Direction to states: a right step

Direction to states: a right step

Late last week, the Union government sent advisories to Karnataka, Orissa, Madhya Pradesh and Kerala to control communal violence against minorities there. It is a step in the right direction from a political and constitutional perspective.

There is controversy whether the advisories were sent under Article 355 of the Constitution, with reports suggesting that the letters sent by the Union home secretary did not make an explicit reference to this provision.

Article 355 mandates the Centre to see that states are run in accordance with the Constitution and also protect them from external aggression and internal disturbance. The wording of the letters does not matter, as the spirit is that of Article 355. The advisory to Karnataka was harsh and also asks the state to “report" the matter to the Centre.

Politically, the directive to the states had become imperative. Orissa, Karnataka and Madhya Pradesh are ruled by the Bharatiya Janata Party (BJP) or its allied parties. They have been in the grip of communal violence for some time now. In spite of the loss of life and property there, the state governments did precious little to douse these fires. This raises suspicion that such violence serves a political purpose.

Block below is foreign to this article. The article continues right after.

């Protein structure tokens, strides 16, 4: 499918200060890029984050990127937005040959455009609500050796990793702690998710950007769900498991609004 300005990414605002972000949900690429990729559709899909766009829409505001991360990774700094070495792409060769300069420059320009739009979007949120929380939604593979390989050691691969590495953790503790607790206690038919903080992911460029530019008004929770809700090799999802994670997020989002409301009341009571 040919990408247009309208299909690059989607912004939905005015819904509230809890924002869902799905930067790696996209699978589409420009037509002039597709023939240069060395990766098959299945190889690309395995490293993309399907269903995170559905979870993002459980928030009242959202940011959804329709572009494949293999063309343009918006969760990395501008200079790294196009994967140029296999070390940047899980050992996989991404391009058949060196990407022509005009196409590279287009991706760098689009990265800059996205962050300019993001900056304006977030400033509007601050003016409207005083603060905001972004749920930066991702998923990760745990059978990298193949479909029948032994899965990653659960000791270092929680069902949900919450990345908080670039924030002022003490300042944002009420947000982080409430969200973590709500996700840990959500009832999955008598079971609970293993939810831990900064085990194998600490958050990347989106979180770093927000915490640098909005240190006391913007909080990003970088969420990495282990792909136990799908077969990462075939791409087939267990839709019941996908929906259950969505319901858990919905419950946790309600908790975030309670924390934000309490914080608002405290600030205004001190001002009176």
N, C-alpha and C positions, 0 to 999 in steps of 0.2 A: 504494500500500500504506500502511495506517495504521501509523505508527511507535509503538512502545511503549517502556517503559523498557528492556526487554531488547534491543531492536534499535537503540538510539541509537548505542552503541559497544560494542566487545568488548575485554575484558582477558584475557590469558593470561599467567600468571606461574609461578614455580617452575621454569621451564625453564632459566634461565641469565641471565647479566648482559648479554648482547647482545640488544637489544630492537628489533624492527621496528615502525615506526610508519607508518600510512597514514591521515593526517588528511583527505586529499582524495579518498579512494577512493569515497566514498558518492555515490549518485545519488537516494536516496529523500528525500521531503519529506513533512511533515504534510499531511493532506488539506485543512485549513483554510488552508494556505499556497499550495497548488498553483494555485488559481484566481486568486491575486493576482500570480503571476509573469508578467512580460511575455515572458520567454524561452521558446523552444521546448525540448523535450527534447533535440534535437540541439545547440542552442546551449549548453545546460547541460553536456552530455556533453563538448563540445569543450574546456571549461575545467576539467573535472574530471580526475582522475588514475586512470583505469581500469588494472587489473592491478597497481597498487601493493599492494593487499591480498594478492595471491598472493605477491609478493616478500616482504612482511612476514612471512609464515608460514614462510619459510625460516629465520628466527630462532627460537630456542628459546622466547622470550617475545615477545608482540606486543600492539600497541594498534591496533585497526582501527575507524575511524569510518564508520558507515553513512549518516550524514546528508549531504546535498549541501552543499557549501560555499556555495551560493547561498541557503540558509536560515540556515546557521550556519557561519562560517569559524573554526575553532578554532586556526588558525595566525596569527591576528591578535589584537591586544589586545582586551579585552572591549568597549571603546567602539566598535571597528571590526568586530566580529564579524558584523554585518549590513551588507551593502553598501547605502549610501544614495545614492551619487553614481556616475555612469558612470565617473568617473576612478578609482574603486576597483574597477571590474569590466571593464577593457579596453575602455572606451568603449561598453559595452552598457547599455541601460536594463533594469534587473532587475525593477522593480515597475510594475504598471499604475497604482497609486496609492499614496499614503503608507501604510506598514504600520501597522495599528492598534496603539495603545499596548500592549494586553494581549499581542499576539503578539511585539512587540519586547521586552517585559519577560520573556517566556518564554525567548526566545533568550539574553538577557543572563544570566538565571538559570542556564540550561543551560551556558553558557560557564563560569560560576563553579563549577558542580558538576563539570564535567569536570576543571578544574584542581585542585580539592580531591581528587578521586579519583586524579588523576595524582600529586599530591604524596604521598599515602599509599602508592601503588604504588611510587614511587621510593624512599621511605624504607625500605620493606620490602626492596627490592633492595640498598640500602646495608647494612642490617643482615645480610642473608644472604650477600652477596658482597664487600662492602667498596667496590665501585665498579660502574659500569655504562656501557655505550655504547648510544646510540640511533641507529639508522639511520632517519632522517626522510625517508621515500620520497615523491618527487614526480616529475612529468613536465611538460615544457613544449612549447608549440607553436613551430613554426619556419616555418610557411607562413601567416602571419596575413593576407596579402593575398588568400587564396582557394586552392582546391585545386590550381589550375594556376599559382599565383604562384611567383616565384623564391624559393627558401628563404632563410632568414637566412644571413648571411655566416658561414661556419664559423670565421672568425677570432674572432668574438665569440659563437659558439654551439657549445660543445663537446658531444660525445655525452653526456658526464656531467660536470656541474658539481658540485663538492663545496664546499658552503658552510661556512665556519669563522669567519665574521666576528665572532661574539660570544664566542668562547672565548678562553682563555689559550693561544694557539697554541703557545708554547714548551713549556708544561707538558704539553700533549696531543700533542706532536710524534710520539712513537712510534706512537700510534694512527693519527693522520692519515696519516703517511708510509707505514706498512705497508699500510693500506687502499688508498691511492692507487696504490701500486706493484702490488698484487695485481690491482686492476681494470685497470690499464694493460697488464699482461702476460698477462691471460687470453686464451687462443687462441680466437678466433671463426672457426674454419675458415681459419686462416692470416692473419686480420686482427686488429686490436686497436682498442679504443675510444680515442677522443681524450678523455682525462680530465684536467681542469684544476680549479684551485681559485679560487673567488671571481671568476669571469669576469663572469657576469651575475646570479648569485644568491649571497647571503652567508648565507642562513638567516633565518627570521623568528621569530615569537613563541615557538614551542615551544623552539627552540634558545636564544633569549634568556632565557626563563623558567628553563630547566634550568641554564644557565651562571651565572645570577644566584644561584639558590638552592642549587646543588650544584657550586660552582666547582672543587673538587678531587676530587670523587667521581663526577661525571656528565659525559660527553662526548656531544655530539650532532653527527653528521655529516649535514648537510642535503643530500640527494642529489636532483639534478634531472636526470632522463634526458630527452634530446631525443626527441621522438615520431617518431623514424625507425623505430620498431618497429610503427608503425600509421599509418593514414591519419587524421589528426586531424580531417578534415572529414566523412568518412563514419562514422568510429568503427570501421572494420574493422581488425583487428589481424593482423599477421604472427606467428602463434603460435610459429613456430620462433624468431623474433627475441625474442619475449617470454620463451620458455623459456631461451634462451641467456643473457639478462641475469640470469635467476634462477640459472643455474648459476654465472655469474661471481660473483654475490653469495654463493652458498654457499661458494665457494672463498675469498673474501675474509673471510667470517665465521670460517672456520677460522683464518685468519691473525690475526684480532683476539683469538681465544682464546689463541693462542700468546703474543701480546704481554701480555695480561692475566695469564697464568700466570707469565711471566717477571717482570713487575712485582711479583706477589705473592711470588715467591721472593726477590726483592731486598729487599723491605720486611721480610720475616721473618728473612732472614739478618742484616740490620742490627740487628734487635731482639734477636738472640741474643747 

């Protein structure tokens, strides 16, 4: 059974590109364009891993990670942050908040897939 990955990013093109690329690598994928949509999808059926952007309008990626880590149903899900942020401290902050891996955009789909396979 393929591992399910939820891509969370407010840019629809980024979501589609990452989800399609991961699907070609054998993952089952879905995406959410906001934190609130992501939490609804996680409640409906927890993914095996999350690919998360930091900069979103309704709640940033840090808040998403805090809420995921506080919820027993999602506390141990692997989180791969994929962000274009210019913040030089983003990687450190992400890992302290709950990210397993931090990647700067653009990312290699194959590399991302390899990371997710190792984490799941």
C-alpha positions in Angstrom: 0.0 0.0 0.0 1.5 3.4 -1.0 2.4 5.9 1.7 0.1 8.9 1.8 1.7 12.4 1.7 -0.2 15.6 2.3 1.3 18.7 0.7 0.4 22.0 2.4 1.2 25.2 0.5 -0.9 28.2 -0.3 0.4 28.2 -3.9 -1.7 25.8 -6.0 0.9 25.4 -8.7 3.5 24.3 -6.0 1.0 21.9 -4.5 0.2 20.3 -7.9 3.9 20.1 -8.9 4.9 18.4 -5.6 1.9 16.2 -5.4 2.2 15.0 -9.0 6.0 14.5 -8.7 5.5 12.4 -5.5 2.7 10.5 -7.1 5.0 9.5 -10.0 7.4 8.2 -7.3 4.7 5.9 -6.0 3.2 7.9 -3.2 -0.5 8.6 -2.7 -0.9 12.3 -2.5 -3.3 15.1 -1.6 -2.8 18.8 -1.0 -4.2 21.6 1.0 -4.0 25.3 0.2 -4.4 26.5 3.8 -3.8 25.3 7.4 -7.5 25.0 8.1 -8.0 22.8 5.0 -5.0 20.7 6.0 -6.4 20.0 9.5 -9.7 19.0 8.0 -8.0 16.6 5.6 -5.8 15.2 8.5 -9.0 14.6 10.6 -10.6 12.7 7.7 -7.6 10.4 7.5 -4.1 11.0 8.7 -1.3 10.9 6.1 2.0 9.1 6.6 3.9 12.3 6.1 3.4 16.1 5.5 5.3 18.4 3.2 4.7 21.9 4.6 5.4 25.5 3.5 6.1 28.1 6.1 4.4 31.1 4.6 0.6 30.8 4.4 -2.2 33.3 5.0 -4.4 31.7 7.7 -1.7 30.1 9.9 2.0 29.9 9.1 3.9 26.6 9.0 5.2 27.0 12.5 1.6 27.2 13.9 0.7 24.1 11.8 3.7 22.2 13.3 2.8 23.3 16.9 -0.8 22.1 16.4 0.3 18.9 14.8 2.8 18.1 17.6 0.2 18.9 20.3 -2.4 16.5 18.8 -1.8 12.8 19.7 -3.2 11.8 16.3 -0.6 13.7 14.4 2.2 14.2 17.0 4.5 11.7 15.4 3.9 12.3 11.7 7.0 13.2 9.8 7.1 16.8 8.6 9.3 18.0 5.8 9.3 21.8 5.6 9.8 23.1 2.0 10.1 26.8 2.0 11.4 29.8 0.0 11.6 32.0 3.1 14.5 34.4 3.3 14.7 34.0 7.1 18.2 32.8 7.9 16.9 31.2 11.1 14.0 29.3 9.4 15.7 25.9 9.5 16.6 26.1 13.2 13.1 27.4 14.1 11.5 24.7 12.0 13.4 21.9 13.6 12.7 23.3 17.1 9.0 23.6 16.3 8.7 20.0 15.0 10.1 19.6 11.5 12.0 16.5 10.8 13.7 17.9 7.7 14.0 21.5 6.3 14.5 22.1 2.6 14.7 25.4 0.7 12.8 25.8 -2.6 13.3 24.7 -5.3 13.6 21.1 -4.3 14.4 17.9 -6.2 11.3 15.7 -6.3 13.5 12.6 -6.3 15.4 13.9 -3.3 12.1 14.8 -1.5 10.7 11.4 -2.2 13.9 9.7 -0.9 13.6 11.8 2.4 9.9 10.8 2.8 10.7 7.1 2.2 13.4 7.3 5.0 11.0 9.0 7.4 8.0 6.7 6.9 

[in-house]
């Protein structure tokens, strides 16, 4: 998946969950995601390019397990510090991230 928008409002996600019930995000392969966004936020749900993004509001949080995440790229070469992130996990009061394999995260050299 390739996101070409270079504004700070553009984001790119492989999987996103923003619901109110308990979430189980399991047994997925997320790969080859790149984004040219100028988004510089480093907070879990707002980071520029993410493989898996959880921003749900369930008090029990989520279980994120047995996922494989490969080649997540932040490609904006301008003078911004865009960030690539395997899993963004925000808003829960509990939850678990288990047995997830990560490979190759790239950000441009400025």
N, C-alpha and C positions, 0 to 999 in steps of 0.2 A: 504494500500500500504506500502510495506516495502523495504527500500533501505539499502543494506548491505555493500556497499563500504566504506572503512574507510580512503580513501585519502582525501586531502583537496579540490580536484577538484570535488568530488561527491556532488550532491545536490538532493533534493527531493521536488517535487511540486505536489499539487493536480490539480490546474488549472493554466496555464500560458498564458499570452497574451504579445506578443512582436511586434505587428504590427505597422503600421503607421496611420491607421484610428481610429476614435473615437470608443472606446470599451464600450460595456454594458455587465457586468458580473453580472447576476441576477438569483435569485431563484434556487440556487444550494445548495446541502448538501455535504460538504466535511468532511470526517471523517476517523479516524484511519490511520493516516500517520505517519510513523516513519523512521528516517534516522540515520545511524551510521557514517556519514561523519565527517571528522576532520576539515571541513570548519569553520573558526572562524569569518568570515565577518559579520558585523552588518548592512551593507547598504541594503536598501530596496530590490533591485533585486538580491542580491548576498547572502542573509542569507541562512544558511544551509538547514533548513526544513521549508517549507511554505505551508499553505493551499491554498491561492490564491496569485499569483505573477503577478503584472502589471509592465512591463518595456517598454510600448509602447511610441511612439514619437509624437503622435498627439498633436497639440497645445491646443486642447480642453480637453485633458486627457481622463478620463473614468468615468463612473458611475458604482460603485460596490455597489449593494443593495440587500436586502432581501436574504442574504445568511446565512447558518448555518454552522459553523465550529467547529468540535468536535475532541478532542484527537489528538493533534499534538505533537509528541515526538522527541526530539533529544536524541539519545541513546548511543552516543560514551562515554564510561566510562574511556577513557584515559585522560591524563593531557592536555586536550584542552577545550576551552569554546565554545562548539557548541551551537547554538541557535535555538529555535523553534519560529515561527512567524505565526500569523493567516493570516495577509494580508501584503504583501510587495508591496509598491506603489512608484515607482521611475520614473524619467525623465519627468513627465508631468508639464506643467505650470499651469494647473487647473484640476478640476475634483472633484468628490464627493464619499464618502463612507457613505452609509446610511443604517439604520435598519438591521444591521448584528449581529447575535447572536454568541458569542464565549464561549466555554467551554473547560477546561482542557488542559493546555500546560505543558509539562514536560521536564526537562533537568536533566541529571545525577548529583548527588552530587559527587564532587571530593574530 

Constitutionally, the republic has moved away from a state where the ham-handed dismissal of state governments under Article 356 (breakdown of constitutional machinery) was routine. Those abuses occurred for political reasons and not due to administrative or law and order problems. Misuse of Article 356 is now very tough, if not impossible: A spate of judicial verdicts and the odium surrounding such a step are too much for any government at the Centre.

Yet, if Article 356 is not available, what is to be done in those cases where deterioration in law and order heralds a possible breakdown of constitutional machinery? Article 355 provides an answer. The Centre has done well to use it. The BJP has no reason to oppose such advisories. Its leader L.K. Advani had demanded that one be sent to West Bengal in the case of the Nandigram violence last year.

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